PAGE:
Knitting related goals for 2013 - A Review

Here are the Knitting goals I wrote out January 10, 2013:
  1. Knit a sweater
  2. Sew my own project bags
  3. Eliminate all long term hibernation projects (either by bring them back into active rotation or frogging)
  4. Reorganize knitting storage area - stash, patterns, projects - this one is tricky, as I still have a few other things mixed in to this area, such as a drawer unit housing felt sheets, cross stitching fabric, and printouts of a now defunct cross stitching magazine. I think I have the magazine on CD, but I'm not sure about all the issues. If I took the time to color print them then, I should hold on to the copies for future use, yes? Or should I sort through them and recycle all the pages that don't have patterns, and reorganize it so that the parts of serial patterns are all together? *Off topic - get back on track!*
  5. Take a hard look at my knitting/crochet books and see if I can eliminate any of them, then set those candidates aside for the next yarn swap.

How did I fare over the course of 2013?

  1. I started two sweaters for myself and both are about halfway finished. I've been consistently plugging away at Pont Neuf, a top down, seamless, 3/4 length sleeve sweater with a lace front panel. With any luck I'll have it finished by May 1st, when it might be too warm to wear it! I did knit an entire baby sweater.
  2. I sewed one project bag for myself! Not sure I want to keep making these, as I find sewing very frustrating. Maybe I will try and make one a year.
  3. Hibernating projects, now that's a challenge. I started the year out with more than 10, and now have 7, having eliminated quite a few, but replaced them with other projects...hmm...
  4. Reorganize - I've started a few times and never finished. Finding evidence of moths definitely stops me cold, and then I'm not sure how to continue. Still dealing with some moth activity now, but I think *hope* that it's residual evidence and not real live moths.
  5. Didn't do this one at all. I did sort out some stash and trade/give it away, but it's time again to look hard at the stash and come up with books, tools, and yarn that are ready to leave.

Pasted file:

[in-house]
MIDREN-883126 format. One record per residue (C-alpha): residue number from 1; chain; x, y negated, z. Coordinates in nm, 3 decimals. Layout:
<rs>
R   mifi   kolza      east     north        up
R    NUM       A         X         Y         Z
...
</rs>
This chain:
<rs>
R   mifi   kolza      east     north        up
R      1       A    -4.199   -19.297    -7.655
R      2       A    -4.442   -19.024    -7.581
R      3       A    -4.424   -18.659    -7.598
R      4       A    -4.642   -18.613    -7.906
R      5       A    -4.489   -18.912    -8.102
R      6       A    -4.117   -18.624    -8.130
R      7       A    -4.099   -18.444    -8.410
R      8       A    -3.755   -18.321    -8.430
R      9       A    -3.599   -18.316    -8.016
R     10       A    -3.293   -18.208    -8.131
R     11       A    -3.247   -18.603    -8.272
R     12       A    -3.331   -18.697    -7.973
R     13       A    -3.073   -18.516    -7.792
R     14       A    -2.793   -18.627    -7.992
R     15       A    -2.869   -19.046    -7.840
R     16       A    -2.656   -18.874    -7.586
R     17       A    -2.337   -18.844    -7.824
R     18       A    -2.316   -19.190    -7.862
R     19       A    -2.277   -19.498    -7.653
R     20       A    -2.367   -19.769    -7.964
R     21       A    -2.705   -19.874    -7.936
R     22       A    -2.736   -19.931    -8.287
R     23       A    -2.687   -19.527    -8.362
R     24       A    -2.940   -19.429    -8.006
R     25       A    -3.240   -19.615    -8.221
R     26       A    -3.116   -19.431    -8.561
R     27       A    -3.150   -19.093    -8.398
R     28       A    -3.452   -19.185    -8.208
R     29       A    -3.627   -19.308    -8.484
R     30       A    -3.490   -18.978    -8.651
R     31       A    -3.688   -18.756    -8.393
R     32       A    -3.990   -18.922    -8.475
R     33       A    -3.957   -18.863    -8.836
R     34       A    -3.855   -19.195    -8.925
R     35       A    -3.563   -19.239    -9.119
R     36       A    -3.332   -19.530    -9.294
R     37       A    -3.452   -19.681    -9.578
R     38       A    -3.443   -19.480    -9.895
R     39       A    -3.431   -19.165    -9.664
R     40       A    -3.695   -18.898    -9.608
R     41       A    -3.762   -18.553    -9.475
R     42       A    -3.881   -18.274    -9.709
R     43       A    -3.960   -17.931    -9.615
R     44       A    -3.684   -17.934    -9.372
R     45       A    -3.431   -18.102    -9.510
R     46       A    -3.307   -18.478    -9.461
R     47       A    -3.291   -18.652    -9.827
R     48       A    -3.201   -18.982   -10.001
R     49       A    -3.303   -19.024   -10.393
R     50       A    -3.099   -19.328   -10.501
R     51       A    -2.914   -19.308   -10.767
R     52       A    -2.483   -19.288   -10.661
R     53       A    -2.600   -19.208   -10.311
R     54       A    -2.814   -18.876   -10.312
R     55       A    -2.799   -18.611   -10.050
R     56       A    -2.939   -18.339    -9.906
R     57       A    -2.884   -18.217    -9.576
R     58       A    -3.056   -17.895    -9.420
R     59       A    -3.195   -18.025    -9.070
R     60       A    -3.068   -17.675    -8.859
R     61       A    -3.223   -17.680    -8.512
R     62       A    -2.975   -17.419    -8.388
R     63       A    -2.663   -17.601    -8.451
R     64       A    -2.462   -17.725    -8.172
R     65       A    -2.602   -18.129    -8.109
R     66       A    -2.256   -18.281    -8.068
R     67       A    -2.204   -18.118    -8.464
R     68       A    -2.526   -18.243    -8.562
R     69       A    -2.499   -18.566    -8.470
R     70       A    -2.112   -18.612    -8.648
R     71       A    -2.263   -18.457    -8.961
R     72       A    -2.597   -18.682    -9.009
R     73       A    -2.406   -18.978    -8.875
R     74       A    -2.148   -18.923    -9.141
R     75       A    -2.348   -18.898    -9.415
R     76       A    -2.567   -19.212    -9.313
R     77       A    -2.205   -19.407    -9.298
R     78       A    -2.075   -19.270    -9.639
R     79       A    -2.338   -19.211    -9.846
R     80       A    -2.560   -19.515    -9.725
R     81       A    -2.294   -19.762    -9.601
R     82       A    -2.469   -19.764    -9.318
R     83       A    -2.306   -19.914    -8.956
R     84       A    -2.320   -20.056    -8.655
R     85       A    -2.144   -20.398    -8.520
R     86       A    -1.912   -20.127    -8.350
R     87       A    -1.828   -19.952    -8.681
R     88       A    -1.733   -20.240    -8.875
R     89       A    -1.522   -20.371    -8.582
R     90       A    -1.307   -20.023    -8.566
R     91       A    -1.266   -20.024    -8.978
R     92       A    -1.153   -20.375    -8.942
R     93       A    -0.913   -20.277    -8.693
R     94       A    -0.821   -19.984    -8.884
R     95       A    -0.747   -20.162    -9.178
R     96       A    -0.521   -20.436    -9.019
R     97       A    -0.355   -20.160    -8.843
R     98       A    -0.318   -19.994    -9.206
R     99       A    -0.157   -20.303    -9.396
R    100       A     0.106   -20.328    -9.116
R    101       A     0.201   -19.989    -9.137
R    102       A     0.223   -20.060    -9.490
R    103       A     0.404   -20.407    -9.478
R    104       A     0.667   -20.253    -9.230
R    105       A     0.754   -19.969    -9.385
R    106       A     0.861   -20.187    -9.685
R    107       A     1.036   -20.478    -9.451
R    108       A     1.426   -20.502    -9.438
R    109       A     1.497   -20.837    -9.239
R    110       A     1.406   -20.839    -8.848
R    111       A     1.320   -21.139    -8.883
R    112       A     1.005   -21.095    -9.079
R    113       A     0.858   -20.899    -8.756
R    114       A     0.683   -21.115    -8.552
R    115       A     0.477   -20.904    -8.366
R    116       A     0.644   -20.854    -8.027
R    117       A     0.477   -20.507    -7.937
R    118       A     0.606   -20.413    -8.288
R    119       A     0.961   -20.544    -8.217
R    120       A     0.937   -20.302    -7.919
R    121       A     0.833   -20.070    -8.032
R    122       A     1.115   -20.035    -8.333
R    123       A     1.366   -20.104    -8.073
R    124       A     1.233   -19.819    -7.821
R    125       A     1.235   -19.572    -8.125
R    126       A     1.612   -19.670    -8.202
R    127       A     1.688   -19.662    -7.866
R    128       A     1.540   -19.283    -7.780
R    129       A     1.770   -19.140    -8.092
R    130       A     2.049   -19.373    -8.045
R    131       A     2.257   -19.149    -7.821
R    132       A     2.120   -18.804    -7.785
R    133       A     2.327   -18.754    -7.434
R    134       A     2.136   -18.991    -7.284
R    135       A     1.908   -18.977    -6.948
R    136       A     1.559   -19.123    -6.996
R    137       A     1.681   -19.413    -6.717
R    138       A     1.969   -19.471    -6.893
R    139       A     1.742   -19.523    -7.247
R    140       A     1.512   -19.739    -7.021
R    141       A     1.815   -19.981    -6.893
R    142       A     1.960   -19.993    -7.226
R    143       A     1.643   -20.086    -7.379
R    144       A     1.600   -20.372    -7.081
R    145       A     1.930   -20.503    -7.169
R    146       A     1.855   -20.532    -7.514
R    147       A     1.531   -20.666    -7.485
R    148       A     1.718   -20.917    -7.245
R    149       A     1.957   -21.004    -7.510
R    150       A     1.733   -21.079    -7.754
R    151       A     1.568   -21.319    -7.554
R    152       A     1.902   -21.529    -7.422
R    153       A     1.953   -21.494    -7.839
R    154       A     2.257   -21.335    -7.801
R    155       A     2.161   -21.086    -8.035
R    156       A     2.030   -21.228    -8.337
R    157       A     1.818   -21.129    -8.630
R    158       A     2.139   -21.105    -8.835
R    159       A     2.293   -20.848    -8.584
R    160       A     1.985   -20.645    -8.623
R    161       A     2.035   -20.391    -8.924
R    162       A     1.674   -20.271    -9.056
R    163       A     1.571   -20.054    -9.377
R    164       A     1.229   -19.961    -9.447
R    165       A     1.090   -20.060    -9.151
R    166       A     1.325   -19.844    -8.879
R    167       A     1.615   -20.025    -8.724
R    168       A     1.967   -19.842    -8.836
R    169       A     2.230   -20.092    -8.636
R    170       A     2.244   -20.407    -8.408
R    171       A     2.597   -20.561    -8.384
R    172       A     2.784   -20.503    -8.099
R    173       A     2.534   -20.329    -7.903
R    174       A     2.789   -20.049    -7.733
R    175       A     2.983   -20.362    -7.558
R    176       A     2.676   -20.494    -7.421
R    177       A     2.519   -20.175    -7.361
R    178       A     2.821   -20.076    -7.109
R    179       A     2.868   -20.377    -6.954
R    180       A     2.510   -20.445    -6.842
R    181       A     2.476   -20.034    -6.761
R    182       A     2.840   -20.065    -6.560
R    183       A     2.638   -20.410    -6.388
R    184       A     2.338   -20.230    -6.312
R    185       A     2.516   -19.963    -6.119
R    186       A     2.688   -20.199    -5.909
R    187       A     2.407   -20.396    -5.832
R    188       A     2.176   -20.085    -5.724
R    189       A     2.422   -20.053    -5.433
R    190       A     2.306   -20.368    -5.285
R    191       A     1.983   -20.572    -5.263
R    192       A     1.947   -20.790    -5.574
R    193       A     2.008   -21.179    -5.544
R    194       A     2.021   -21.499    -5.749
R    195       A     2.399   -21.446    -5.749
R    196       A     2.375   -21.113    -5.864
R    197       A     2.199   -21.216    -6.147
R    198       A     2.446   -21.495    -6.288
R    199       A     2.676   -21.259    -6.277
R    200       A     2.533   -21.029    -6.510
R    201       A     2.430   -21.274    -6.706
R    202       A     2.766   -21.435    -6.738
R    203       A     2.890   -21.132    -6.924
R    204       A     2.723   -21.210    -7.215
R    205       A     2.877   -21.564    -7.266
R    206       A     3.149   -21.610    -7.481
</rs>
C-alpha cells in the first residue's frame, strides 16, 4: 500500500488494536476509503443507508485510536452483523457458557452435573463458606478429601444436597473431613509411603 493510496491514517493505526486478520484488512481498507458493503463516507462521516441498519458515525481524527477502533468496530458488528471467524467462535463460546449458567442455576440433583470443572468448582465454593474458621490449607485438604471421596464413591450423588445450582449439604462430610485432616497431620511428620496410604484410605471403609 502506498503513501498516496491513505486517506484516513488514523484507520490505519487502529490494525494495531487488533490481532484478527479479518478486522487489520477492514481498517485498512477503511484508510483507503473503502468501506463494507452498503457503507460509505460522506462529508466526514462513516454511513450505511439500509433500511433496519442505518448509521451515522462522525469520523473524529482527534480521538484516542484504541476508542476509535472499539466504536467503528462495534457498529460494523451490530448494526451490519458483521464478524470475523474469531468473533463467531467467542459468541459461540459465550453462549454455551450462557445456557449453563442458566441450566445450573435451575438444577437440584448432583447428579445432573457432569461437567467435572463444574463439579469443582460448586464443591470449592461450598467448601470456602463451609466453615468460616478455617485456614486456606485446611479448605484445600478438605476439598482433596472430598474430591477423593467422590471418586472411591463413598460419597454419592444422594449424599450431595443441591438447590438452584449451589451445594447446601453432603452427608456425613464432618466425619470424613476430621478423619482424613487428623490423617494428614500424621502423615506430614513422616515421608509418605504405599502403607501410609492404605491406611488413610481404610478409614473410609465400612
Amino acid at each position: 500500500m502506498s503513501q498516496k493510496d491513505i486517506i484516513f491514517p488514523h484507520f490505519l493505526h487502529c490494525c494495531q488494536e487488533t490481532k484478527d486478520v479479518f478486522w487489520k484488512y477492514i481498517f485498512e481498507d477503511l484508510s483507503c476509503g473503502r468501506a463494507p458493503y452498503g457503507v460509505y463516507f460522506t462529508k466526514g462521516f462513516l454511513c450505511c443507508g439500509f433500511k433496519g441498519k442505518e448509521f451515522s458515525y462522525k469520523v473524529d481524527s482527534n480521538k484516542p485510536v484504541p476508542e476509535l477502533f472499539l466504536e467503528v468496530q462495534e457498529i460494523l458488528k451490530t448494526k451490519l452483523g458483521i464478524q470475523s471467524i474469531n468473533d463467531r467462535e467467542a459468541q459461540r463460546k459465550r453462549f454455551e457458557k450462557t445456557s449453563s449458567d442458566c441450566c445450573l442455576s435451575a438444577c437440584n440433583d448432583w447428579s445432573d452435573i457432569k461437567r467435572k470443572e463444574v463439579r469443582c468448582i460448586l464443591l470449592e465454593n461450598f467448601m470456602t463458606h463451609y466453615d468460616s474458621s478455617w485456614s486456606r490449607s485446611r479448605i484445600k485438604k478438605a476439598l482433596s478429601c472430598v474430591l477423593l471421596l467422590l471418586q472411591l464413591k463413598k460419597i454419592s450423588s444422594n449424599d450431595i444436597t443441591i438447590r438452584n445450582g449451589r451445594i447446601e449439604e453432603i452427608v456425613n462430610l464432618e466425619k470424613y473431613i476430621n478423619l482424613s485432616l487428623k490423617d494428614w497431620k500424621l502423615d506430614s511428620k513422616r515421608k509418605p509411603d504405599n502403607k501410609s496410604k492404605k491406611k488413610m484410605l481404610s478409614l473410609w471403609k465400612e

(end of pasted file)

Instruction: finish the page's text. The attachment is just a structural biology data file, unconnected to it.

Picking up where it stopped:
Knitting accomplishments:
  • Taught my little sister how to knit
  • Knitted a mother bear for charity
  • Gifted multiple well loved knits to friends and family 

Tuesday, January 14, 2014

Reading goals 2014

I've been seeing a lot book challenges out there. A librarian friend wrote this post, Reading Challenges for 2014, for the Robbins library blog, and outlined 11 reading challenges.

I like checking things off of lists, having a goal in mind, or reframing my current participation with an outside challenge to get me involved in a different way. Sign me up!

I have chosen these challenges:
  1. Tuesday's Wednesday  2014-reading-challenge (read 24 books from 24 different categories) 
  2. Roof Beam Reader's TBR pile challenge  (read 12 books that have been on your to-read list for over a year)  My list
  3. Goodreads 2014 reading challenge (personally set goal of 60 books read)
The first two challenges capture nicely what I've been contemplating on the reading front. I'd like to have a little more structure in how I pick what I read and branching out a bit from my normal choices. I also want to make a noticable dent in my to read list (and not just continually scrape off the top layer). Ideally I will do this by reading the books, but eliminating books from my list that I will never read is fine too.

I used to be really concerned about the rules of this thing, but who cares? If I read the book (ebook, paper, audio, children's, non-fiction, whatever) from cover to cover, then it counts. If I don't finish something, fine. I'd like to still keep a list of books I remove from the to-read list, so in a few years when I forget that I tried to read Lolita, I can look in my list and see why I didn't continue with the book. (Can you tell I love lists?)

Current Goodreads tally? 561 books

You know I will be adding title to the list. I'll take some work, but I'd like to get the list down to 500 by the end of the year.

I have participated in the Goodreads reading challenge since 2011.

2011 52 of 52 read
2012 34 of 40 read
2013 55 of 55 read
2014   2 of 60 read and counting!

Saturday, January 4, 2014

Phat Fiber Sample Box: Shades of Light silk yarn giveaway! (take two)


Phat Fiber giveaway for Shades of Light!
I wrote a really great post about this giveaway and the shop, but it didn't post and is missing from my drafts. Darn! Here's my second try on it.


Shades of Light etsy shop in Greece that produces amazingly brilliant hand dyed colors of yarn in different weights and fiber blends.
My favorite is this bold mumbai colorway. When I checked out the listing, I can order it EIGHT different ways!